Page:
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Friday, 8 March, 2002, 15:01 GMT
Madagascar's great divide
Rural Madagascar
The political divide has become a geographical one
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By Alastair Leithead
BBC correspondent in Tamatave in eastern Madagascar
line

The two political heavyweights slugging it out for dominance in Madagascar have left the country hopelessly split - with the capital firmly in the hands of the opposition but cut off from the rest of the country.

Outside Antananarivo, the pivotal port of Tamatave on the east coast is seen as the heartland of incumbent President Didier Ratsiraka, but it is much more divided than that, split perhaps down the middle in its political persuasion.

People are openly Ratsiraka supporters, something you notice as being unusual after spending too long in the capital, but there's nothing like the mass demonstrations and support that self-declared President Marc Ravalomanana has there.

"When the campaigners came round before the elections, one side gave out hats, the other gave out T-shirts - it was usual to see people walking around that evening wearing both," said a diplomat working in Tamatave.

"There have been marches in the city, but very few and they have not been on a particularly large scale."

Political apathy is perhaps a better way of describing it, but even the official results of the disputed first round of elections show Mr Ravalomanana has healthy support.

Divide

The reason Tamatave is interesting is because of of its strategic position - and the fact that the five of the six provincial governors loyal to Didier Ratsiraka now recognise it as their capital city.

Crisis timeline
16 Dec - Presidential election held
7 Jan - Opposition claim rigging, begin daily protests
25 Jan - Result announced, run-off ordered
28 Jan - Opposition strike begins
22 Feb - Ravalomanana declares himself president, PM announces state of emergency
27 Feb - First violent clashes in capital
28 Feb - President imposes martial law in capital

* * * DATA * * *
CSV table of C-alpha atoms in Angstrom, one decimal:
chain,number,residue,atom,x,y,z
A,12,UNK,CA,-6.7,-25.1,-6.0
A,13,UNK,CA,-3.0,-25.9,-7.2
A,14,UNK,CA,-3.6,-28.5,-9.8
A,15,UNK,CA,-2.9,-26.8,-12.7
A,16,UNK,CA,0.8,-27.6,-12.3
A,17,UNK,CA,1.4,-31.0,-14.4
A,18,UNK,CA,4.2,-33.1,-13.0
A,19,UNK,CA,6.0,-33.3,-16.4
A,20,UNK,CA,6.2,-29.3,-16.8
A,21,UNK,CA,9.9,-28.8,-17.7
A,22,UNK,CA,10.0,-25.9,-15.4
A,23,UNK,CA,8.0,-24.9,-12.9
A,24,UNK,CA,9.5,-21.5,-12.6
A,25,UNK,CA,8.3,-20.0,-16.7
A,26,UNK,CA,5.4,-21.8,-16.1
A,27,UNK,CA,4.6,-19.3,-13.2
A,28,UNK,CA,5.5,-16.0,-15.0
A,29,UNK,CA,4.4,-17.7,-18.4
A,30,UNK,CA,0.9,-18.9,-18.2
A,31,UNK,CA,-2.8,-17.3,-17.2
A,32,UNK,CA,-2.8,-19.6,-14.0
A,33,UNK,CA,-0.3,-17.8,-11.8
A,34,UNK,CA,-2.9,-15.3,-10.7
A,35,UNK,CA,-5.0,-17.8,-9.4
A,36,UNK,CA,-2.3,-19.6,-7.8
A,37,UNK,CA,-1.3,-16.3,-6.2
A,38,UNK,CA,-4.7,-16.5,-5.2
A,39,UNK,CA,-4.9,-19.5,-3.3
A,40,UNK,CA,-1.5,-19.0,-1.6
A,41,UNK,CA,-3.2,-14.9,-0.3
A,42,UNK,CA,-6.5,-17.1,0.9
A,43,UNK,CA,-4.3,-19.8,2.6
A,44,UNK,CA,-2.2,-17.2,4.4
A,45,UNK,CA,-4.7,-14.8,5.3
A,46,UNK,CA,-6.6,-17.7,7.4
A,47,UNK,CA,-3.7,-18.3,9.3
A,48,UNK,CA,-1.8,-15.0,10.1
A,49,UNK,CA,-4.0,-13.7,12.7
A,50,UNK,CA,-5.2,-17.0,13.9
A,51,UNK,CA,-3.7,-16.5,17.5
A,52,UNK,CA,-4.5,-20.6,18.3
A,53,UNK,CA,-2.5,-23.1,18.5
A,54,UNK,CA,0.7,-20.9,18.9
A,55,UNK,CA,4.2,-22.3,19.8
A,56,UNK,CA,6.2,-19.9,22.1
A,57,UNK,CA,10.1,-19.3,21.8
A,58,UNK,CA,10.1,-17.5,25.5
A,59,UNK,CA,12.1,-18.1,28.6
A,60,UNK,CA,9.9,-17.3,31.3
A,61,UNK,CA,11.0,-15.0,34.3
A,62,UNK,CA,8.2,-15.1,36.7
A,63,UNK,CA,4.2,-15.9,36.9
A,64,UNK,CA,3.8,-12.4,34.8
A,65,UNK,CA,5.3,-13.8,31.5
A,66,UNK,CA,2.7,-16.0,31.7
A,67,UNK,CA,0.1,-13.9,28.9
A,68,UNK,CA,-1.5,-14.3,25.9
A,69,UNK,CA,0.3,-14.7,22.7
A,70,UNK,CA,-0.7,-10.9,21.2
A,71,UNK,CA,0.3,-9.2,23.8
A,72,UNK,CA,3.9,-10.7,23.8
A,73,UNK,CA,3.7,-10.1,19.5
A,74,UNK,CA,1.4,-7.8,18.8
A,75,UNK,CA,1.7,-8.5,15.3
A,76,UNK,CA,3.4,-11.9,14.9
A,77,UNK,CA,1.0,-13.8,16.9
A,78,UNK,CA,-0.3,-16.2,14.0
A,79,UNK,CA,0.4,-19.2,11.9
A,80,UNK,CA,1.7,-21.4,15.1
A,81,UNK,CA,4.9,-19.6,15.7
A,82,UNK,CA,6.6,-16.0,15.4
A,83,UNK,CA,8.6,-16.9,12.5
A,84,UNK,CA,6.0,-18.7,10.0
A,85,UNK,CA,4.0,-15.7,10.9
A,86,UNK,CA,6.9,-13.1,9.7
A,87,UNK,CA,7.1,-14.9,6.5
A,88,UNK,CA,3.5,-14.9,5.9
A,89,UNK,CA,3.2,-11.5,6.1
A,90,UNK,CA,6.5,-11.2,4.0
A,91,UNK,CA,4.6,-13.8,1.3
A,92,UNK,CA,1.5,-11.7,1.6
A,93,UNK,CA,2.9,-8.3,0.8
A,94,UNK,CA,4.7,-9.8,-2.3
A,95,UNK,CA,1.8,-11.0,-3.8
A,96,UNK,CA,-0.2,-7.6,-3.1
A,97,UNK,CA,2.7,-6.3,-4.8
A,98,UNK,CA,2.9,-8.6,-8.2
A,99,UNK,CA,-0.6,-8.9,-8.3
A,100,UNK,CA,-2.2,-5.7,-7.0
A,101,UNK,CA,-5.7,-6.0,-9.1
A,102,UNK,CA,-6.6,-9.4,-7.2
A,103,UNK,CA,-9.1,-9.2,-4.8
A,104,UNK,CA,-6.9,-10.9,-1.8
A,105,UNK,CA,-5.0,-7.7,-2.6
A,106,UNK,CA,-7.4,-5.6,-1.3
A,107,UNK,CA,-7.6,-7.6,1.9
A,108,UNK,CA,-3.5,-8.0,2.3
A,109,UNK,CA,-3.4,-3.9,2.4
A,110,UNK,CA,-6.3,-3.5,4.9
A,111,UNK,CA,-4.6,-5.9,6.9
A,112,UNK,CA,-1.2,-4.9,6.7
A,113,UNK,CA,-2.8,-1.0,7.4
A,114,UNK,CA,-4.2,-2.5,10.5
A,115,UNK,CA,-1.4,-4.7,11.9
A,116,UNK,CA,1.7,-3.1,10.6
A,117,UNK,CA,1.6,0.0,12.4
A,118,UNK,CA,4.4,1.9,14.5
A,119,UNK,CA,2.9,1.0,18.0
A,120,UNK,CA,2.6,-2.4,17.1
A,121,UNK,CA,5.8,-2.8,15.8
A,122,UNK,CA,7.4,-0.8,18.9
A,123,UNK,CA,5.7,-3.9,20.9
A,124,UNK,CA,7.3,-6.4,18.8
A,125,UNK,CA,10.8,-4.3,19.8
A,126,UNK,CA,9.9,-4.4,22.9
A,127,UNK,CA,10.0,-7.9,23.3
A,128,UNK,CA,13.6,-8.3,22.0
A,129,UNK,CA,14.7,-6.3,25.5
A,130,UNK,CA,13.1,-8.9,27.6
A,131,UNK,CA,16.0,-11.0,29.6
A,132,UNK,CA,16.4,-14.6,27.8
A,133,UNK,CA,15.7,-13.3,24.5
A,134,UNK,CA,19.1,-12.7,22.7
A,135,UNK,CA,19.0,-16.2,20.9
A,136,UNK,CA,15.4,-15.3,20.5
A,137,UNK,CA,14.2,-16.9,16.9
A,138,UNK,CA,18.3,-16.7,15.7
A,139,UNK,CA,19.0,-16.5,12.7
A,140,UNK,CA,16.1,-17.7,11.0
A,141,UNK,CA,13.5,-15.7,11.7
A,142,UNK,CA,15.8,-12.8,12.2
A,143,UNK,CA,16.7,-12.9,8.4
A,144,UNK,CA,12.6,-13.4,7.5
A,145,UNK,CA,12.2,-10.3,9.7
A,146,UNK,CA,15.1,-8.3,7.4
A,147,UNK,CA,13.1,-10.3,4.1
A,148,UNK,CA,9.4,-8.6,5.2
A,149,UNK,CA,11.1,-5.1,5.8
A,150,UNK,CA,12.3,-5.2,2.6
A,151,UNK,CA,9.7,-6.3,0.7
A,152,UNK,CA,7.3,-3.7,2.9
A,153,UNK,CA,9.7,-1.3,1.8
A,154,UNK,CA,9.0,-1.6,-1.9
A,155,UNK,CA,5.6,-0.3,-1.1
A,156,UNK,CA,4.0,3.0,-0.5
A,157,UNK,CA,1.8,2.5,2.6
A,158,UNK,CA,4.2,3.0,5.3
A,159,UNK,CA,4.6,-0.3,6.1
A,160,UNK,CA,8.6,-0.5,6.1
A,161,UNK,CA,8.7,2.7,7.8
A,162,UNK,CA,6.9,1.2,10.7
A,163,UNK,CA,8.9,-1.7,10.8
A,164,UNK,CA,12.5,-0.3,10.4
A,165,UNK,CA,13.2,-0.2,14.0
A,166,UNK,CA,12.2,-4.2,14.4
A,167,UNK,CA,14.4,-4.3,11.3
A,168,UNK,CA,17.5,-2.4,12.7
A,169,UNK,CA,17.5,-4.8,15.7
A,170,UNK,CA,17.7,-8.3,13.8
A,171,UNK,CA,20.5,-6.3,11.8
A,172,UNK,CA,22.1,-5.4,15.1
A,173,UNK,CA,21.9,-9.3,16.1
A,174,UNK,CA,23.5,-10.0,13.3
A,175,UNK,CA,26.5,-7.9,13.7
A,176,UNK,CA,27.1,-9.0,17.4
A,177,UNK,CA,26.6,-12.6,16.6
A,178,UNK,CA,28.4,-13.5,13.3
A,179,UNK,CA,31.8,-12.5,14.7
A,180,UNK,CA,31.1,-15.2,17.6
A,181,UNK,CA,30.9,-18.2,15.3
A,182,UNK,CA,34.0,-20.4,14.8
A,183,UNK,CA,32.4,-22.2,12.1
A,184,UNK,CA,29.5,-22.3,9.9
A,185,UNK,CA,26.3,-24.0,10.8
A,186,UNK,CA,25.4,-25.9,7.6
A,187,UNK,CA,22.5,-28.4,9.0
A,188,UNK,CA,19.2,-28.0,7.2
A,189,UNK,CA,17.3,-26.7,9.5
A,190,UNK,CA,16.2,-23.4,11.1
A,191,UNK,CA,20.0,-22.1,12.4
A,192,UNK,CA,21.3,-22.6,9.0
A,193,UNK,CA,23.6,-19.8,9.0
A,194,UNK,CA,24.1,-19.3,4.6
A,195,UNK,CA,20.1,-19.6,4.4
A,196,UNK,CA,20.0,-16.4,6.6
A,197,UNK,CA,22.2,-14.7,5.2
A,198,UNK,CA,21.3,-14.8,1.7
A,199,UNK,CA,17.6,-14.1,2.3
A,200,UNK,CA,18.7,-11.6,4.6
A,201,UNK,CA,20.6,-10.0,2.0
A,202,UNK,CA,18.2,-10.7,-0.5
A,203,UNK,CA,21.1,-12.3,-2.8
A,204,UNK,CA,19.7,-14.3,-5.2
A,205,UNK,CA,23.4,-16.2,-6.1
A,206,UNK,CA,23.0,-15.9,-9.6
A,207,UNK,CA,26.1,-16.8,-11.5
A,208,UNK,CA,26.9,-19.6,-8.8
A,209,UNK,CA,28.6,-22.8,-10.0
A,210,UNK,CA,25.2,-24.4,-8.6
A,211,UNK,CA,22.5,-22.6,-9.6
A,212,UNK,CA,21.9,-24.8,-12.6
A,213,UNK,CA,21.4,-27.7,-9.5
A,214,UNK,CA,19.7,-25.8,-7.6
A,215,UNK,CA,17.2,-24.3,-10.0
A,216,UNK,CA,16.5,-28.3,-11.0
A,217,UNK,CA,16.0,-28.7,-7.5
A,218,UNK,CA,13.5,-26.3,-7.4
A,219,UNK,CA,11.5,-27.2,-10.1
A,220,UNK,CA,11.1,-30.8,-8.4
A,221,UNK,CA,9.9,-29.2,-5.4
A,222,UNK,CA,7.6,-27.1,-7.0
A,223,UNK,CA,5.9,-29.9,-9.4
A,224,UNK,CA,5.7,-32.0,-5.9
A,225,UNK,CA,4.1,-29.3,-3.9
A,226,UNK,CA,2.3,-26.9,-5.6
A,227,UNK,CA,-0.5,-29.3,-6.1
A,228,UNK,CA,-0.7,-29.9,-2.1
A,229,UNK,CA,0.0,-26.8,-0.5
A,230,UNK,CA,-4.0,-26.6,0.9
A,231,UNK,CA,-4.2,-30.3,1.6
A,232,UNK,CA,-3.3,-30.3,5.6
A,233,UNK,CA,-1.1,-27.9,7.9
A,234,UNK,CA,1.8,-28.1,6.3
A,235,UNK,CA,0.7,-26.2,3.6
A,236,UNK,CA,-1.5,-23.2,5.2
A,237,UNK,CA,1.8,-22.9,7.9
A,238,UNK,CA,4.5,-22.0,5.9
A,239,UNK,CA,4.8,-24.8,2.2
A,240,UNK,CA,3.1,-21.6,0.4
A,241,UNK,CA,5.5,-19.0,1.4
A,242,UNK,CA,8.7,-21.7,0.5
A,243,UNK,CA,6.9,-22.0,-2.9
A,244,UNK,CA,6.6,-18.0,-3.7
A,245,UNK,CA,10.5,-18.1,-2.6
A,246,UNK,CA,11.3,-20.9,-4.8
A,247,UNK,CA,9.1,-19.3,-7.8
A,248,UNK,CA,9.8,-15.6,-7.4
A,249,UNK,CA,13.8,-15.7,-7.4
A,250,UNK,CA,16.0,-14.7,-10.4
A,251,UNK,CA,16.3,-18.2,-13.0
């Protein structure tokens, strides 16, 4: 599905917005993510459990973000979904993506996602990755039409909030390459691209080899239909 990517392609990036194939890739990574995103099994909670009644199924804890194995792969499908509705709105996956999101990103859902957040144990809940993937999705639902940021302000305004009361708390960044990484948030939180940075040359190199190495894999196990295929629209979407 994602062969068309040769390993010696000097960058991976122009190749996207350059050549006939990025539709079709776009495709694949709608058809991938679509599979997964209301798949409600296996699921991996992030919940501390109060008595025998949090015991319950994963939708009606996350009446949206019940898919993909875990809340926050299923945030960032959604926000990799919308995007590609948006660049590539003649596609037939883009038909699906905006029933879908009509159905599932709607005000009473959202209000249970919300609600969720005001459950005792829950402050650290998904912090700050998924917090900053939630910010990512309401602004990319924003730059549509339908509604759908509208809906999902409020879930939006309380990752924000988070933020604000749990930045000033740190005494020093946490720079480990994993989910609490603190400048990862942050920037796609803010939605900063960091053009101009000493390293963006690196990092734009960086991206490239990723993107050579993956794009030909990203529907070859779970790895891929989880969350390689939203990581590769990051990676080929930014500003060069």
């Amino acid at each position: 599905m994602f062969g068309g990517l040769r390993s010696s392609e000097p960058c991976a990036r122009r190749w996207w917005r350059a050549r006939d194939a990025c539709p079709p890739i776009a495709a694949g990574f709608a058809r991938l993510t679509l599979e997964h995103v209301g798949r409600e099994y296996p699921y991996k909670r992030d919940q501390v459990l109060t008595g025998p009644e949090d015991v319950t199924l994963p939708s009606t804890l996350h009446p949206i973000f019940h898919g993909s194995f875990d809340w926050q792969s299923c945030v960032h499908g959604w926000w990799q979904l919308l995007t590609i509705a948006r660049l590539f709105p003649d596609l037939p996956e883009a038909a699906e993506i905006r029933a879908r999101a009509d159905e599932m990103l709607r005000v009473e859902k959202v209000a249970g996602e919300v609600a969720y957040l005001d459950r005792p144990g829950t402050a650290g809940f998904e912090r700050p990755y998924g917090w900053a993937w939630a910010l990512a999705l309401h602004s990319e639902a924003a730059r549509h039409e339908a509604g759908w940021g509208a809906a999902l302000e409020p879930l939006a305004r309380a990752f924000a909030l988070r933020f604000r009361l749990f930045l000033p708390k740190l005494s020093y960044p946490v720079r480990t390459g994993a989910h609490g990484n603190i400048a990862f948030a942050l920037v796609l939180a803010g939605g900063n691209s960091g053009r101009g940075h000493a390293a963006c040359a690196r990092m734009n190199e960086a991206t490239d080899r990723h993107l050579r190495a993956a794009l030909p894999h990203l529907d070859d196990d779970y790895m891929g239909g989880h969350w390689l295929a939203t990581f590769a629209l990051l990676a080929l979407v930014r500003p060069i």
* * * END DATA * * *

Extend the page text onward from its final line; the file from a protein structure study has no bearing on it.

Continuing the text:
4 March - Army lets Ravalomanana's 'ministers' take office
"It's not the new capital of Madagascar, but the governors of five of the provinces now call it their capital city in the interests of getting the country's economy back on track," said Samuel Lahady, Governor of Tamatave.

With little doubt Antananarivo, or Tana, is now under the control of Marc Ravalomanana, and his parallel government.

He's successfully turned massive people power into positive action, and has met little resistance from the military or the incumbent president and his government.

'Kitchen cabinet'

Having lost control in Tana, Didier Ratsiraka has turned to his house in Tamatave - his government ministers have been holding meetings there.

The city even has its own Central Bank, but more importantly it is the country's pivotal entry point for big business, and it's where the petrol comes from.

Samuel Lahady, Governor of Tamatave.
Tamatave's governor admits it is not the proper capital

Road blocks run by local youths - under the control of the governor - are manned for political purposes.

There are two between Tana and Tamatave - the one at Brickaville on the major river crossing, a serious blockade refusing to allow any petrol tankers through - or any trucks that might help the economy of the official capital.

There are reports of the fearsome incumbent president's special guards in plain clothes, keeping watch in case someone tries to break through.

A bridge on the narrow road was even dismantled to prohibit all traffic from passing.

Isolationism

There's been no petrol for weeks now and the booming textile industry run on a diet of imports and exports is crumbling - and with it the Malagasy economy.

Ravalomanana supporter, Antananarivo
Bloodshed has been rare so far
It's a thinly veiled policy of isolationism - cut off Tana with a blockade on the main road between there and the port, and let the city - and its new president - get on with it.

Without a supply route, the suggestion is that the place will collapse and perhaps Marc Ravalomanana will lose the support of the people. So is this set to go on for months, or can this new stalemate be broken?

It's all a matter of how involved the military becomes, and where the majority of the armed forces' allegiance lies.

Some top generals have come out in support of the young pretender, others remain loyal to the old guard - how this evens out will become clearer as the dust settles in Madagascar after the colossal changes of the past few weeks.

It seems likely there's still a long way to go before the crisis here is resolved and the country returns to a one president, one government state united behind one capital city and with the best interests of the people and the economy at heart.

See also:

05 Mar 02 | Africa
Madagascar 'rival capital' named
04 Mar 02 | Africa
Madagascar army 'switches sides'
28 Feb 02 | Africa
Martial law imposed in Madagascar
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